Definitions for thunderstormˈθʌn dərˌstɔrm

This page provides all possible meanings and translations of the word thunderstorm

Random House Webster's College Dictionary

thun•der•stormˈθʌn dərˌstɔrm(n.)

  1. a transient storm of lightning and thunder, usu. with rain and gusty winds.

    Category: Meteorology

Origin of thunderstorm:

1645–55

Princeton's WordNet

  1. thunderstorm, electrical storm, electric storm(noun)

    a storm resulting from strong rising air currents; heavy rain or hail along with thunder and lightning

Kernerman English Learner's Dictionary

  1. thunderstorm(noun)ˈθʌn dərˌstɔrm

    a storm in which there is thunder

    severe thunderstorms

Wiktionary

  1. thunderstorm(Noun)

    A storm consisting of thunder and lightning produced by a cumulonimbus, usually accompanied with rain or hail. A more severe thunderstorm can cause mesocyclones.

  2. Origin: English, from thunder, and storm.

Webster Dictionary

  1. Thunderstorm(noun)

    a storm accompanied with lightning and thunder

Freebase

  1. Thunderstorm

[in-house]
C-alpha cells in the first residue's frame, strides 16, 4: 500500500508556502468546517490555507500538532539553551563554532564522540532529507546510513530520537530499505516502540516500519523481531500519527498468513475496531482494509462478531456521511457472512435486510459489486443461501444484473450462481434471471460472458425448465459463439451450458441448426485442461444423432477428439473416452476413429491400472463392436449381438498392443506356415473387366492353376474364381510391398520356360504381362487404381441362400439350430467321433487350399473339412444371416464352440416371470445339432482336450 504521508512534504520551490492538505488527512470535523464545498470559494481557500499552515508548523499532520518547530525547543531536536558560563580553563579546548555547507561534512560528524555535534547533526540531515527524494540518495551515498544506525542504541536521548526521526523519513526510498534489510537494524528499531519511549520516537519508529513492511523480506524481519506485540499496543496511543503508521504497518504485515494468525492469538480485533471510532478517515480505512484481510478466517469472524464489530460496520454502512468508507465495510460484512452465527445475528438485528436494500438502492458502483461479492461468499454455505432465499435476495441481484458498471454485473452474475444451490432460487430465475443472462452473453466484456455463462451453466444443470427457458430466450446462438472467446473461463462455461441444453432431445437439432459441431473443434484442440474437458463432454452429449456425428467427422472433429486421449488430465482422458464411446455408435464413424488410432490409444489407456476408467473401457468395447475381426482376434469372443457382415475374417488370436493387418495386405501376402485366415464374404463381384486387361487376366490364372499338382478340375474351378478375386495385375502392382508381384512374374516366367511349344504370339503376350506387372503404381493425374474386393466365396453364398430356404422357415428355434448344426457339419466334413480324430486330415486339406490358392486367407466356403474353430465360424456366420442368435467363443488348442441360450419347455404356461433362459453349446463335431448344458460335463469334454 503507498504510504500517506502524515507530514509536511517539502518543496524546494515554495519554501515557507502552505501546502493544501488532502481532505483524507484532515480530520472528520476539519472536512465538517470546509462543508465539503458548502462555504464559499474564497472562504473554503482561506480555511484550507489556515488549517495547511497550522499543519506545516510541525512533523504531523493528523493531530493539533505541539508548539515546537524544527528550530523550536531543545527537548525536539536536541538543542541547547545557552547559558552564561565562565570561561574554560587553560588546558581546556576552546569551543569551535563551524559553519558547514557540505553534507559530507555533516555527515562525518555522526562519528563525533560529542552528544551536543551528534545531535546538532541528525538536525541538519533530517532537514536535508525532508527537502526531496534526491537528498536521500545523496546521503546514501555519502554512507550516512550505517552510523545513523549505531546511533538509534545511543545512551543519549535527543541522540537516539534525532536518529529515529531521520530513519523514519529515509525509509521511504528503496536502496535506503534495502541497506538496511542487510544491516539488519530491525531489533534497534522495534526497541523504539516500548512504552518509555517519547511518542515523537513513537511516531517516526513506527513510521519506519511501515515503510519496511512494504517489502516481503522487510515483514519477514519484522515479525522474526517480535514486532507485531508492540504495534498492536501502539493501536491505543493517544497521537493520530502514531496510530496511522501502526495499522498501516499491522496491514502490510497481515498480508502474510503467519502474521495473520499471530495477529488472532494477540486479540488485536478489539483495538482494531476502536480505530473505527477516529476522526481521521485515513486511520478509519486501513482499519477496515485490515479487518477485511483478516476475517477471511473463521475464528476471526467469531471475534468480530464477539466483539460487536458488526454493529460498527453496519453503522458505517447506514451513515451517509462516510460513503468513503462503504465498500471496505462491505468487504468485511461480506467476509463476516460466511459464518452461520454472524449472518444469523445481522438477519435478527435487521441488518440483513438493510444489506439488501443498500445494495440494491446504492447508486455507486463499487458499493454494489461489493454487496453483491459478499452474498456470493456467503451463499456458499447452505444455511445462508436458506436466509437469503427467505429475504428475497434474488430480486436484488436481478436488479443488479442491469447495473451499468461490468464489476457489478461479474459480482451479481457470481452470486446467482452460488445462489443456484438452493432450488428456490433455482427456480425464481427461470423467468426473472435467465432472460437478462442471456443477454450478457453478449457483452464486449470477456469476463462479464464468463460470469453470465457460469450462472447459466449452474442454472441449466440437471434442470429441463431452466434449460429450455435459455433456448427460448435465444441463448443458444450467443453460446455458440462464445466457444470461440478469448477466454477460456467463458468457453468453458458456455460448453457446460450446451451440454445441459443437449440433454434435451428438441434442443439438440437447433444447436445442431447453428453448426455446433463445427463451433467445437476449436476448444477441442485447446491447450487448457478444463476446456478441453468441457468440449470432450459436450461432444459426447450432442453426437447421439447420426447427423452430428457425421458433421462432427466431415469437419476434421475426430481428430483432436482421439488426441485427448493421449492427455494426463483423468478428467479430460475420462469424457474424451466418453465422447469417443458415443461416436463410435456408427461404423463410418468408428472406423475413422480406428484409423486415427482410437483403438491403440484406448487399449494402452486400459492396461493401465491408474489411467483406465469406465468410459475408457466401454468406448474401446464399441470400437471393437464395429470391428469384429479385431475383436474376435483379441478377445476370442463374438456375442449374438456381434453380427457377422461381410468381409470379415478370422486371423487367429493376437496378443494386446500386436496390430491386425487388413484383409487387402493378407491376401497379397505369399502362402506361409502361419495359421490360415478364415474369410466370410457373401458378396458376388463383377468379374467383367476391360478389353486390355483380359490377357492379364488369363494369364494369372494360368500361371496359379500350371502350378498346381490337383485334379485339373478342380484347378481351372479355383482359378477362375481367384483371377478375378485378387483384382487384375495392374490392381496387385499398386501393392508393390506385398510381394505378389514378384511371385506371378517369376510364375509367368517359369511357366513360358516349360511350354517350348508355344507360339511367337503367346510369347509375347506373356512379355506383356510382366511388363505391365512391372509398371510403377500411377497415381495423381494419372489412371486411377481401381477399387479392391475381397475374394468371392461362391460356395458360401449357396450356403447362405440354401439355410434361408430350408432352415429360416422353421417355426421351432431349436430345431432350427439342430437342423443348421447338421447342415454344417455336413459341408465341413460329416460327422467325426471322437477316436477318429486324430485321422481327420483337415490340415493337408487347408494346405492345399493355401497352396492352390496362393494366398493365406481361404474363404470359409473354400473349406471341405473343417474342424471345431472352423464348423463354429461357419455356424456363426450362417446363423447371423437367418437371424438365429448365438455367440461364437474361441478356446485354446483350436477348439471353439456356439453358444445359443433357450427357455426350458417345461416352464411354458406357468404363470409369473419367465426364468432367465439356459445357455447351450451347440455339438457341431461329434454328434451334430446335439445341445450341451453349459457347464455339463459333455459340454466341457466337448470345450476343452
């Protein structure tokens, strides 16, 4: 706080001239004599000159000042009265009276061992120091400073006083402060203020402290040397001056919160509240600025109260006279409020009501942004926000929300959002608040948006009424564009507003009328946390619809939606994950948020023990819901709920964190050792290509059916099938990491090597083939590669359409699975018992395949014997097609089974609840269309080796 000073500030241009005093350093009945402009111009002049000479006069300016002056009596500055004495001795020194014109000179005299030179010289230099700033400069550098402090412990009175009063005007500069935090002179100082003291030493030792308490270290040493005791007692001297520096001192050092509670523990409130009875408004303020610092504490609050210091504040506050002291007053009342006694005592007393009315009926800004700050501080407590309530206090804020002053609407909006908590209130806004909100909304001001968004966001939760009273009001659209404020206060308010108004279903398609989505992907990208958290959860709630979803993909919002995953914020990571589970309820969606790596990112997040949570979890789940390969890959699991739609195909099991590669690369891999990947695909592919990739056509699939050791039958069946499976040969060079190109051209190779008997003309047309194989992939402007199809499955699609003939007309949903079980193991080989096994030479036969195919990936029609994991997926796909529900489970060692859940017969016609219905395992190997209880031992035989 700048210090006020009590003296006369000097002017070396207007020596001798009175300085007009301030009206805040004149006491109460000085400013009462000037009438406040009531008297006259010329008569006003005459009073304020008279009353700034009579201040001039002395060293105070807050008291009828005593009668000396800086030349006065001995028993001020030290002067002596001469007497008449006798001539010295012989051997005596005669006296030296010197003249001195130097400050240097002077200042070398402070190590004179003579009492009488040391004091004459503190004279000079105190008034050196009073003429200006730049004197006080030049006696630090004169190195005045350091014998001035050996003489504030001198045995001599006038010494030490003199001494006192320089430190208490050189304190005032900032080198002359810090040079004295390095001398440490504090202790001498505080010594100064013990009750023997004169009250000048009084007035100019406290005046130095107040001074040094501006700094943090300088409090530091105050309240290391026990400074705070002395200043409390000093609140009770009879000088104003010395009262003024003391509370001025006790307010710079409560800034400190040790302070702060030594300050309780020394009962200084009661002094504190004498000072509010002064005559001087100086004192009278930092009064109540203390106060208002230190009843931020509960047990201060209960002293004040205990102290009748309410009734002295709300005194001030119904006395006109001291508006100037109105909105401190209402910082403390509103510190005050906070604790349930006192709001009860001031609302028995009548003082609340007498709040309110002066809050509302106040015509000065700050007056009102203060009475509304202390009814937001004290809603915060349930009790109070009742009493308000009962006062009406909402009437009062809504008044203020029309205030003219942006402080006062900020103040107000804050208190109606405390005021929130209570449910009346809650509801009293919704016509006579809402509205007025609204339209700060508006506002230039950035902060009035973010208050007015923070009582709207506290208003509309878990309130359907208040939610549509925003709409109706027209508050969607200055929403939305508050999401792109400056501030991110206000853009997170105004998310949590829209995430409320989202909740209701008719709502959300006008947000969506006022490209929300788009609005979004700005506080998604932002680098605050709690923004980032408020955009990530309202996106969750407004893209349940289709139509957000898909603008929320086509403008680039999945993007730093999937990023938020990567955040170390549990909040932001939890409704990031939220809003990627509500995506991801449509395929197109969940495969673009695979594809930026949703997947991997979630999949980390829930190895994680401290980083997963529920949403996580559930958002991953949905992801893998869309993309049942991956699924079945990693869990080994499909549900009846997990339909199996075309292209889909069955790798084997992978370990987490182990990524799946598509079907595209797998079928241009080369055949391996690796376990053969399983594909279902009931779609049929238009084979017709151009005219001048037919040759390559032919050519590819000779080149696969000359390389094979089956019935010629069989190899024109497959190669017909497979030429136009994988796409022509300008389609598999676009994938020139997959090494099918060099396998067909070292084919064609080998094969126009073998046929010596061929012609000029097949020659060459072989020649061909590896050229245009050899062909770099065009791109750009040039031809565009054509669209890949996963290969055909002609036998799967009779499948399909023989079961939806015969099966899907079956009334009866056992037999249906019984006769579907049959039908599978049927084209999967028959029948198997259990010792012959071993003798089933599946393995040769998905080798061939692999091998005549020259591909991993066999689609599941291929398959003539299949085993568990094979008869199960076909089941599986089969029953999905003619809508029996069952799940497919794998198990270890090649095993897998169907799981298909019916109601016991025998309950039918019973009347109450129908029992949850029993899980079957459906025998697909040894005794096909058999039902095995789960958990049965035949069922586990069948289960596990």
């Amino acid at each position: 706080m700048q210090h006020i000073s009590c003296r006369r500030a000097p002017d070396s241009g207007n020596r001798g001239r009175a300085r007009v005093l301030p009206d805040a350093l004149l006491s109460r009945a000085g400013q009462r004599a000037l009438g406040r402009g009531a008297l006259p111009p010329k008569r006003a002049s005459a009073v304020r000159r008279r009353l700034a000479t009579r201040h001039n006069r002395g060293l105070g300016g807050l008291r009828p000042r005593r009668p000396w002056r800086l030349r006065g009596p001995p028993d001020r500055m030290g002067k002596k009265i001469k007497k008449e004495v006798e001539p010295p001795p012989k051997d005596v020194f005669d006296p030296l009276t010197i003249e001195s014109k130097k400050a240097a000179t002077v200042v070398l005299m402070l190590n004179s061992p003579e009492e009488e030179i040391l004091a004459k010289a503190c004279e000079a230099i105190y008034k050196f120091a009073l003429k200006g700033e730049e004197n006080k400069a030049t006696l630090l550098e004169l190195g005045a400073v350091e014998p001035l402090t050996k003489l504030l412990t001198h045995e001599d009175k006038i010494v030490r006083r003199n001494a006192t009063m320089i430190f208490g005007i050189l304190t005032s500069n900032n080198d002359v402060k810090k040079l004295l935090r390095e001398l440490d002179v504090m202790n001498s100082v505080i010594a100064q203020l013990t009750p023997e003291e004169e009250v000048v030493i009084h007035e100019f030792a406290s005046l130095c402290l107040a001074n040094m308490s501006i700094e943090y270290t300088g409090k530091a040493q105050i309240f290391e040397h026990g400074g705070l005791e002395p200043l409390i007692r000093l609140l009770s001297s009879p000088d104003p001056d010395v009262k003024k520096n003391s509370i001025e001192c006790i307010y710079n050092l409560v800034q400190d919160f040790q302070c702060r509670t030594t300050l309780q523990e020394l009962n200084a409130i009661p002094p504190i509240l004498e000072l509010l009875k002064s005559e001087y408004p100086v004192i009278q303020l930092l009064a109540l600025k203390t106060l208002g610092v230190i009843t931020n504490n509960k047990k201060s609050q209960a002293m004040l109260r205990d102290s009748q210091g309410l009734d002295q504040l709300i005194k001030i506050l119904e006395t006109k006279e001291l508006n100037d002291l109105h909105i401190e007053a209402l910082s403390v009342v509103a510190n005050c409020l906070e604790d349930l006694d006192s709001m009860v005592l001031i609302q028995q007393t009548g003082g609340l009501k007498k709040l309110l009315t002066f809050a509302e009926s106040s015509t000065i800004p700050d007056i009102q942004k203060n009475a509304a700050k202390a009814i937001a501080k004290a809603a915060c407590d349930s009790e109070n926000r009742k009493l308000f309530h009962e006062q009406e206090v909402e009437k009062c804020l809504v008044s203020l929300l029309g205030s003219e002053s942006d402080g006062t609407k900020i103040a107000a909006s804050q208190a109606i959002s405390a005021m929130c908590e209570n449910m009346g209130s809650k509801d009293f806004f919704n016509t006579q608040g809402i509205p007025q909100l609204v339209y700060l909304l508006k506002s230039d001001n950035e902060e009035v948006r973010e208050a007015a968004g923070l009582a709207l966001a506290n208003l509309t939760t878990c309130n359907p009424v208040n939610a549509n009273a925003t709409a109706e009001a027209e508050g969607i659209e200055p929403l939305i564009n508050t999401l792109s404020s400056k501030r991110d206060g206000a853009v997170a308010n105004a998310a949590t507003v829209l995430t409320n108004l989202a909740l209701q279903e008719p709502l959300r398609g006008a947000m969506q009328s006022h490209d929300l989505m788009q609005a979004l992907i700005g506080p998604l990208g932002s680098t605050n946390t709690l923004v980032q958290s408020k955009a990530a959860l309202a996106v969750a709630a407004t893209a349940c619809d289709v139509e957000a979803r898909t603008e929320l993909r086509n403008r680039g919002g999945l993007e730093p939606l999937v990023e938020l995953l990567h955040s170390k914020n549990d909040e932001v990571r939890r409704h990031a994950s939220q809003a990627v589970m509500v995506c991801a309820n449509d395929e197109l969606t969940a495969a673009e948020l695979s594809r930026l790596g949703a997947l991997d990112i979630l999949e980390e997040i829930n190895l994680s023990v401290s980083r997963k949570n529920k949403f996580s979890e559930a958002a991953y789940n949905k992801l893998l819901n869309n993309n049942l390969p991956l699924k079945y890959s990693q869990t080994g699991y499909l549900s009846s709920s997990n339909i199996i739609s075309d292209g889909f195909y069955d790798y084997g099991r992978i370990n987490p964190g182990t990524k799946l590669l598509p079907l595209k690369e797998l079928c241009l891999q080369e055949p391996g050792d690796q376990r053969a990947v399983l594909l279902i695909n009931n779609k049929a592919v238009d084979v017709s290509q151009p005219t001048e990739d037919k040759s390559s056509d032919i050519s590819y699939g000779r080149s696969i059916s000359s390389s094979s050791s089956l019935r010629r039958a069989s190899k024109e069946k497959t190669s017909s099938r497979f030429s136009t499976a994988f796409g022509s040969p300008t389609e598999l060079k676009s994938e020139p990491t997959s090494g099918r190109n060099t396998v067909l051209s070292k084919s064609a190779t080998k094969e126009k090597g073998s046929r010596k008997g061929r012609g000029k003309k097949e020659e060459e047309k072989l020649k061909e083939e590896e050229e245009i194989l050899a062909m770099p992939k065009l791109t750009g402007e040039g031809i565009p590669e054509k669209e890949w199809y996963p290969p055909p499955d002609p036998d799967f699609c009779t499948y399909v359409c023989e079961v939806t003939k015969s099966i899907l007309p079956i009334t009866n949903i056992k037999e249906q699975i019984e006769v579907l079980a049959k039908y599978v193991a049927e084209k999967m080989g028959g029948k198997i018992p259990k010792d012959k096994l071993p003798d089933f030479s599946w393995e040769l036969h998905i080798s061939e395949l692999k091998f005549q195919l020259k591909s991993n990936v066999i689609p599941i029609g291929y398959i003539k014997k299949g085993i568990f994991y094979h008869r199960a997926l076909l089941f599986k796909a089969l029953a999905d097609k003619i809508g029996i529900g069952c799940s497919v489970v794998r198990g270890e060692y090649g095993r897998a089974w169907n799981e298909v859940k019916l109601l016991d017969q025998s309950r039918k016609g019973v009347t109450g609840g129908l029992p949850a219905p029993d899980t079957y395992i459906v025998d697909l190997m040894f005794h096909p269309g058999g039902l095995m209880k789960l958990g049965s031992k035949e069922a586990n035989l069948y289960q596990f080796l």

A thunderstorm, also known as an electrical storm, a lightning storm, thundershower or simply a storm, is a form of turbulent weather characterized by the presence of lightning and its acoustic effect on the Earth's atmosphere known as thunder. The meteorologically assigned cloud type associated with the thunderstorm is the cumulonimbus. Thunderstorms are usually accompanied by strong winds, heavy rain and sometimes snow, sleet, hail, or no precipitation at all. Those that cause hail to fall are called hailstorms. Thunderstorms may line up in a series or rainband, known as a squall line. Strong or severe thunderstorms may rotate, known as supercells. While most thunderstorms move with the mean wind flow through the layer of the troposphere that they occupy, vertical wind shear causes a deviation in their course at a right angle to the wind shear direction. Thunderstorms result from the rapid upward movement of warm, moist air. They can occur inside warm, moist air masses and at fronts. As the warm, moist air moves upward, it cools, condenses, and forms cumulonimbus clouds that can reach heights of over 20 km. As the rising air reaches its dew point, water droplets and ice form and begin falling the long distance through the clouds towards the Earth's surface. As the droplets fall, they collide with other droplets and become larger. The falling droplets create a downdraft of air that spreads out at the Earth's surface and causes strong winds associated commonly with thunderstorms.

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